With the Boston Red Sox sitting 6.5 games behind the Tampa Bay Rays with a little more than a month and a half left in the season, it may be time turn the page on the 2012 season. The Red Sox need some major pitching help and some clubhouse changes that could punch its ticket into the 2013 postseason.
With already a lot of the money in the books, the Red Sox need to find low-risk, high-reward options for starters and players in the everyday lineup. There are not too many players who are out there at the moment, but hopefully the Red Sox find the diamonds in the rough in the coming winter months.
All players that follow are listed on MLBTradeRumors.com.
Gavin Floyd has to be on the radar for the Red Sox entering next season.
He is only 29 years old and still has the ability to eat up innings with the Chicago White Sox. He is 9-9 with a 4.46 ERA in 26 starts so far in 2012. He is only four years removed from the 17-8 record of the 2008 season.
He has not had a winning record as a starter since that 2008 season.
Floyd will be a cheaper option with the luxury tax looming for the Red Sox next season if Ben Cherington decides to sell a couple high-priced pitchers to bolster the starting staff.
That's right Red Sox fans!
Nick Swisher needs to be in Boston for the Sox to enter the postseason come next October.
Swisher is one of those positive influences in the clubhouse and will be a tad expensive for the Red Sox taste. However, the ownership needs to understand that his positive attitude and playing ability are necessary to move on from the September collapse in 2011.
Swisher has averaged over 20 home runs and 80 RBI for the New York Yankees since joining the team back in 2009.
Sure this means moving on from Cody Ross who has been a much-needed right-handed bat in the lineup. But. luckily for the Red Sox, Swisher can hit from both sides of the plate.
Zach Greinke is going to have to be paid a lot of dough to come pay in a pressure-cooker such as Boston.
With that being said, the Red Sox need an ace and Greinke would be that and more for the starting staff of the Red Sox for many years to come.
If the Red Sox could somehow ship off either Josh Beckett or Jon Lester during the offseason, then Greinke would be the first call they make to acquire the Cy Young Award winner.
Edwin Jackson is another solid starter who could be a valuable asset for any team, especially the Red Sox.
The righty has not been very consistent for most of his career. He holds a 67-67 record in 195 games started with a 4.38 ERA. He has pitched in the AL East before and holds a 19-26 record and an ERA north of 5.00 while with the Rays.
It would not take too much to be the 28-year-old, so the Red Sox need to act fast before this ship sails.
Brandon McCarthy has really come into his own since joining the Athletics in 2011.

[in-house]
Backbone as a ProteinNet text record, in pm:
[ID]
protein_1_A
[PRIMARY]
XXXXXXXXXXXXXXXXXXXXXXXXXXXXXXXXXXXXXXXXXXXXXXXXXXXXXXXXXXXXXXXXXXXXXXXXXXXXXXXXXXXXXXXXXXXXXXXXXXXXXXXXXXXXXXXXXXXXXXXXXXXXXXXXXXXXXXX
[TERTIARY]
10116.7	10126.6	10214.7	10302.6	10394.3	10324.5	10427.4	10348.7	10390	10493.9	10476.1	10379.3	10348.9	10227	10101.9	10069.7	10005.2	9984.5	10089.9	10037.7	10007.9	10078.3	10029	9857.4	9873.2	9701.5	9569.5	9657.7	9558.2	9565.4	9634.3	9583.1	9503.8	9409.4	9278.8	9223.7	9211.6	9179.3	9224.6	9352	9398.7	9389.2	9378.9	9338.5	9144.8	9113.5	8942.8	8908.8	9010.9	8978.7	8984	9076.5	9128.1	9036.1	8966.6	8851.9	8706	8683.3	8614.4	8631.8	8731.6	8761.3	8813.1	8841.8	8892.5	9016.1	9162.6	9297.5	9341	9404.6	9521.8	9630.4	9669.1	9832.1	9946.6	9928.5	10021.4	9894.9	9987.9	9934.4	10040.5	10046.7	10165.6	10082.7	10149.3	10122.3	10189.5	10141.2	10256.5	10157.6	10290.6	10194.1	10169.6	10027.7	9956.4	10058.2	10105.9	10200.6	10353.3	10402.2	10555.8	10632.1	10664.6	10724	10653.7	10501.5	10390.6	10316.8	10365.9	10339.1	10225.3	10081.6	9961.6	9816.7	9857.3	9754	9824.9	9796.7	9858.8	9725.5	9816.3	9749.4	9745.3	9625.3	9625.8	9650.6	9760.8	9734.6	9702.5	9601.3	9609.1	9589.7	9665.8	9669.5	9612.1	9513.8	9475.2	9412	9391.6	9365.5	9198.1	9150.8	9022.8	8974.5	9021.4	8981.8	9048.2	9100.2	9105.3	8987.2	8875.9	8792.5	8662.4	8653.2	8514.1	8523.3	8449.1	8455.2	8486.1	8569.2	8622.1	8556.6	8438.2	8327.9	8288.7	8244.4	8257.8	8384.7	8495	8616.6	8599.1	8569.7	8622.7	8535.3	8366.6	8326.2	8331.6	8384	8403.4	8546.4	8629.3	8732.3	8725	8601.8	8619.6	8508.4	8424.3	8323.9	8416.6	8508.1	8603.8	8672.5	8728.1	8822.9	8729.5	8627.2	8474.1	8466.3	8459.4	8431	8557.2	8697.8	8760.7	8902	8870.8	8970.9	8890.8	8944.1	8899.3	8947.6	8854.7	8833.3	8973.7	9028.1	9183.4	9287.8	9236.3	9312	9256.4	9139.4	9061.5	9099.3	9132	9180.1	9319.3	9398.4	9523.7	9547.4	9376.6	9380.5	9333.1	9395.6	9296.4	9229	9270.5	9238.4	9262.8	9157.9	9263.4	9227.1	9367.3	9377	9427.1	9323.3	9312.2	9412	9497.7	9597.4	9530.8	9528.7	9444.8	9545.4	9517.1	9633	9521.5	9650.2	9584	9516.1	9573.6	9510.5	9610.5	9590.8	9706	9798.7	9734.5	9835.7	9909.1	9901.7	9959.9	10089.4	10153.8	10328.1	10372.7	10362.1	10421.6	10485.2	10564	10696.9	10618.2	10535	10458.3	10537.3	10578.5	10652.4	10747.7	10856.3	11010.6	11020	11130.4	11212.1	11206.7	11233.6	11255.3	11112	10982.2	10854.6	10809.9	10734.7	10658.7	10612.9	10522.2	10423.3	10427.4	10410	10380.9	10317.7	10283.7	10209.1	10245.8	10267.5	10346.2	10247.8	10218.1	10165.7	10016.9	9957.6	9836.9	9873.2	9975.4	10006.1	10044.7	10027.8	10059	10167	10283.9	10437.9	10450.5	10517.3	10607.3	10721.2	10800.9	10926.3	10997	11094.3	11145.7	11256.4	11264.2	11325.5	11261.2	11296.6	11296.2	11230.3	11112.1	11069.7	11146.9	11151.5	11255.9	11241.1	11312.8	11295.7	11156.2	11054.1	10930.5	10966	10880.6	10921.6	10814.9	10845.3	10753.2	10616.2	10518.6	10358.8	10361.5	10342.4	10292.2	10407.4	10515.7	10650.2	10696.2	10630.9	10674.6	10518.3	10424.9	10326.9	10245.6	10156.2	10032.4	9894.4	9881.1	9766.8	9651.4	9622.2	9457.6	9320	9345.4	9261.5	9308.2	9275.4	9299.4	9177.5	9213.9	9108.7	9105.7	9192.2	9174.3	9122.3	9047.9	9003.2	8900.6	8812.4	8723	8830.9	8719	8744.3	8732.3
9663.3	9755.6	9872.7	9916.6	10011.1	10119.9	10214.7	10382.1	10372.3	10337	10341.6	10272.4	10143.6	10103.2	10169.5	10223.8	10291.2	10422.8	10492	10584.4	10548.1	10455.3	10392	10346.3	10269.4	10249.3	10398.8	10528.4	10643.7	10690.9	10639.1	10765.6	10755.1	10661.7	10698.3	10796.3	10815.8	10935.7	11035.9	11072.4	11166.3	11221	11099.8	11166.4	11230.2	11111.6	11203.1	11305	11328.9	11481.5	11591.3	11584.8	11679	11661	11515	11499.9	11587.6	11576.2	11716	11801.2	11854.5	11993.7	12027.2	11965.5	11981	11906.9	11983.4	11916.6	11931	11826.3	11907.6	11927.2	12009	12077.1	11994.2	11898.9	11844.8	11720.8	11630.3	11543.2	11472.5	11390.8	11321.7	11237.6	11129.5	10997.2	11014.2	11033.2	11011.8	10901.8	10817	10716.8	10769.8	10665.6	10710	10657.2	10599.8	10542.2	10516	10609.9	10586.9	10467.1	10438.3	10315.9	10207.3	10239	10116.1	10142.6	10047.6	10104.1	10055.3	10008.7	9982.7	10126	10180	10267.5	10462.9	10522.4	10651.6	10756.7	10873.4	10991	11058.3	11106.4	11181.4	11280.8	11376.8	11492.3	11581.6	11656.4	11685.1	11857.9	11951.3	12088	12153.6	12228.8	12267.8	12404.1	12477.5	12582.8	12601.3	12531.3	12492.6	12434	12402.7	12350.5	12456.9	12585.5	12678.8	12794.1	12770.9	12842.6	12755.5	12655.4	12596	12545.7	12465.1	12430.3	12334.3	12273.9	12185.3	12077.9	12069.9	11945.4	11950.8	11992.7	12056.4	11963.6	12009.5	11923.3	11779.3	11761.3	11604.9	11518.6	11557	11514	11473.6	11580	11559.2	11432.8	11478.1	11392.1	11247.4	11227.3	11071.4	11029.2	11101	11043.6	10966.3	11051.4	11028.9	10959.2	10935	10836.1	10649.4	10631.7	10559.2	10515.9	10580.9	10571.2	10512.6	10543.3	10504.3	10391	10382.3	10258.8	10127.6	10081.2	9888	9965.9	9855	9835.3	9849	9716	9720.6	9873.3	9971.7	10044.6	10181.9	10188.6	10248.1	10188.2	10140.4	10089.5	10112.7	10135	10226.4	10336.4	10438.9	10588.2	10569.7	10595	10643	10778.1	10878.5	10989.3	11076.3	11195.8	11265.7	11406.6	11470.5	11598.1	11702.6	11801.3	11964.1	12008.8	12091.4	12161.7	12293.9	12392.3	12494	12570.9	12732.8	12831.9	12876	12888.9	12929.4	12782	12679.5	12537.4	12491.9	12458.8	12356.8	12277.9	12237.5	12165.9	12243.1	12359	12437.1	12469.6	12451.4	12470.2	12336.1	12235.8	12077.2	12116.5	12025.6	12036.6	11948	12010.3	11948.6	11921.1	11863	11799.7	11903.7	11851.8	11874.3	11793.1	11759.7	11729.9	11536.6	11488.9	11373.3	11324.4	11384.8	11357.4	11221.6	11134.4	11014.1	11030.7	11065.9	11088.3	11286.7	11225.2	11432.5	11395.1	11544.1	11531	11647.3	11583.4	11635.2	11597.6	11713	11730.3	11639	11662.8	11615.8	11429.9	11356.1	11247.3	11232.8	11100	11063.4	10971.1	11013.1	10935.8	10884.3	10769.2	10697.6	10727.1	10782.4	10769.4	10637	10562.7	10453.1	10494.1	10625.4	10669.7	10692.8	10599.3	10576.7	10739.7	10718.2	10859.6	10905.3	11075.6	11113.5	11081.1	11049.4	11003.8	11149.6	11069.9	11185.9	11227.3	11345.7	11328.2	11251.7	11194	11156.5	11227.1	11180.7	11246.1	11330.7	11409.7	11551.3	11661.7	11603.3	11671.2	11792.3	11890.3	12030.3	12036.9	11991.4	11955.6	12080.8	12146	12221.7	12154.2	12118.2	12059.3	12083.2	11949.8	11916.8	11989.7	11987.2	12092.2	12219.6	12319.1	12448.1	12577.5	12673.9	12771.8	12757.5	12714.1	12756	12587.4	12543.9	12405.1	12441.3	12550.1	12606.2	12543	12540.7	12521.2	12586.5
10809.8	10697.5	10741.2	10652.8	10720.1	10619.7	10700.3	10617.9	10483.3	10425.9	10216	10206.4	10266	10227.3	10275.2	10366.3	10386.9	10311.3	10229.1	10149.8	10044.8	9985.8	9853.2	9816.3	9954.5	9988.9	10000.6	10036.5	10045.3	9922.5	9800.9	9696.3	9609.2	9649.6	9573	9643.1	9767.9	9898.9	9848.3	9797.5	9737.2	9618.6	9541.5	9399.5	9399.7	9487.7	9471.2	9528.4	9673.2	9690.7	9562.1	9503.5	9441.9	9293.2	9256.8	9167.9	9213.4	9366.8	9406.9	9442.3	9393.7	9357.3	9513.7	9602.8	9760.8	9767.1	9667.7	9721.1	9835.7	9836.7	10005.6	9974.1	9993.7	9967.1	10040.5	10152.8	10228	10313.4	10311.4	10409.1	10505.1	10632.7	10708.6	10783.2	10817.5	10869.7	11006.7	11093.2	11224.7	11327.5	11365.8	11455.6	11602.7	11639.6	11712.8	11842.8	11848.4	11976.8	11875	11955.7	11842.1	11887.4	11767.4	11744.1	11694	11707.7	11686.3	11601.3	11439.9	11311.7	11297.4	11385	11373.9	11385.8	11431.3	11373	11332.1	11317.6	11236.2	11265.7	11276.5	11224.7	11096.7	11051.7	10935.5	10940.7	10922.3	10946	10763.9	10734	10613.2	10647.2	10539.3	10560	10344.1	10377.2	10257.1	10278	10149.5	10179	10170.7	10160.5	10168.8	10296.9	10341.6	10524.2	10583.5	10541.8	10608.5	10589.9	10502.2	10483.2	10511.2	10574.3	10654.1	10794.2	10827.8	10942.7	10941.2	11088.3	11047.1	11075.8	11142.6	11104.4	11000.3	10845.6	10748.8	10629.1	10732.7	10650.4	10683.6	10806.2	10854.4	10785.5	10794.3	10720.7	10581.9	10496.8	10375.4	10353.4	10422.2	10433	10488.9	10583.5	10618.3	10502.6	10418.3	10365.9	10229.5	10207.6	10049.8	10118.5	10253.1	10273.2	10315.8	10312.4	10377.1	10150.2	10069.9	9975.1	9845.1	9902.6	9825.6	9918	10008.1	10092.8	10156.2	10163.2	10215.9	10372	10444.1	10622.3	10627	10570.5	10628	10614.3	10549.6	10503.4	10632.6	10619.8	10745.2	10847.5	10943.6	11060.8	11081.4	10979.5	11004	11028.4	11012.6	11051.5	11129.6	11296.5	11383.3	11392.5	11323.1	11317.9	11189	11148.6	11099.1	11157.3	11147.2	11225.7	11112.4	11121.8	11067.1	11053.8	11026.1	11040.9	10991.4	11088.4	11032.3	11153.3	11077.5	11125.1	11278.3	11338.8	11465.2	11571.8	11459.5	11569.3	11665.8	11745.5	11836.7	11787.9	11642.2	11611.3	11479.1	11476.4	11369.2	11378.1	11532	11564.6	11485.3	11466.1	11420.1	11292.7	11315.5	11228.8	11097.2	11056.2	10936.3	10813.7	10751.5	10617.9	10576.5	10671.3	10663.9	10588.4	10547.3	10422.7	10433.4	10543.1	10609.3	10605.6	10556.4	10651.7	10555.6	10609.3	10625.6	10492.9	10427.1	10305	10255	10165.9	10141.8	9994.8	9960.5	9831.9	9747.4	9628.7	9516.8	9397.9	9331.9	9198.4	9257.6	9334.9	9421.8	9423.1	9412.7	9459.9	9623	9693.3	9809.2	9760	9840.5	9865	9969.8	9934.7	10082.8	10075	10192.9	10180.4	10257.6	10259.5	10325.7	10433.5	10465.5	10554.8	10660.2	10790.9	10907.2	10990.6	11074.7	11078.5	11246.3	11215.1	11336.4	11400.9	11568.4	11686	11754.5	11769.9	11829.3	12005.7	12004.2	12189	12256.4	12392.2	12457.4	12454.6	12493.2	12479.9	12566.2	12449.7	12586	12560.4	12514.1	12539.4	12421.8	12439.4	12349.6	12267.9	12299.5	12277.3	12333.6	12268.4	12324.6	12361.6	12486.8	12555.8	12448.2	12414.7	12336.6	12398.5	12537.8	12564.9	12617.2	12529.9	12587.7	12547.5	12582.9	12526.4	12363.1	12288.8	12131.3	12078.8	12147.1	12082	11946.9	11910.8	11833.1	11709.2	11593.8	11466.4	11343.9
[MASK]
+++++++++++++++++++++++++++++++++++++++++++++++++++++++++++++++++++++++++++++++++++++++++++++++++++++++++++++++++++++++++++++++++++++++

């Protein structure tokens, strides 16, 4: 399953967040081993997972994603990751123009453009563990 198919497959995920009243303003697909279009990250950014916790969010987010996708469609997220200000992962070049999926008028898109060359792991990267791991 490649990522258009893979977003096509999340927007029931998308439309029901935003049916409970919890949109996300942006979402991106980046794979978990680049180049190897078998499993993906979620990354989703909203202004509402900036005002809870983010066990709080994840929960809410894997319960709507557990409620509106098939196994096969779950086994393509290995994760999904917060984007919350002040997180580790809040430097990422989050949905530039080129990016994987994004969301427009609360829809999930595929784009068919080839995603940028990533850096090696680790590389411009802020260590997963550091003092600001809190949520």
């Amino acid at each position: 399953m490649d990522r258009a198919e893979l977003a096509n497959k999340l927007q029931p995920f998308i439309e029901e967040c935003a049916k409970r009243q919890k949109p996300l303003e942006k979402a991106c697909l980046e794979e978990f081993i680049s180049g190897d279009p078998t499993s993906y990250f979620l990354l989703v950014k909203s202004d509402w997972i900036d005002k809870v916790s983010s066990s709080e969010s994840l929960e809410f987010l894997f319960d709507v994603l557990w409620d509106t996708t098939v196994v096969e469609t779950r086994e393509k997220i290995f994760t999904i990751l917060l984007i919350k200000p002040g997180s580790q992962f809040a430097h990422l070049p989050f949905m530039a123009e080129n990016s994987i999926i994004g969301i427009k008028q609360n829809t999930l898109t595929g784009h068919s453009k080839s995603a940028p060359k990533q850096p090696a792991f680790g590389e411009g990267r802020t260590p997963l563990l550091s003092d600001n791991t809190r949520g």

After dealing with several injuries, the right-handed starter has an ERA just south of 3.00 and a 15-13 record. In 14 games started in 2012, he bolsters a 2.68 ERA and a 6-4 record.
The Red Sox may have to deal with some injuries from McCarthy, but that wouldn't be any different when dealing with Beckett or Daisuke Matsuzaka.
Cody Ross has been one of few bright spots for the Red Sox in 2012 and should come back if the squad does not look elsewhere (Nick Swisher) for outfield help.
He has had some huge hits and has most of his 18 home runs off lefties and that is a much-needed piece in the starting lineup. His swing is basically built for Fenway Park.
His defense has been spotty at times, but he can still cover the ground like a 32-year-old can.
Shaun Marcum has not pitched since June 14 due to elbow soreness, but that still should not stop the Red Sox from going after the front-line starter.
In a little over a season with the Brewers, Marcum is 18-10 with an ERA of 3.50 in 46 starts.
He spent the first five years with the Toronto Blue Jays and has shown he can pitch in the AL East. Three of his five season were above .500 for the 30-year-old.
Aaron cook has been a solid fifth starter for the Red Sox and would be a great offseason signing.
He may be 3-6 with a 4.58 ERA, but he has been eating up innings so the Red Sox do not need to use their bullpen as much.
He also has had some tough luck in some of his starts and would be a cheap end of the rotation kind of starter going forward.
Even if David Ortiz misses a majority of the last two months with the injury to his Achilles, the Red Sox still need to re-sign the DH to a two-year contract.
Big Papi has been a prolific home run hitter since joining the Red Sox in 2003. He was on pace for 30 or more homers this season and could have made a case for MVP before the injury happened — even though Mike Trout and Miguel Cabrera are running away with it now.
Ortiz is the best DH in the game today and should be treated as such.
Josh Hamilton struggled all of July for power and average, but still is tied with the MLB-lead in home runs with 34. He may be hitting .293, but that was thanks to a hot start in April.
The outfielder has struggled with issues off the field and if something comes up the Red Sox need to back far away from Hamilton.
If the Sox decide to part ways with Ortiz, then they can go after Hamilton as another left-handed power hitter that can drive in runs.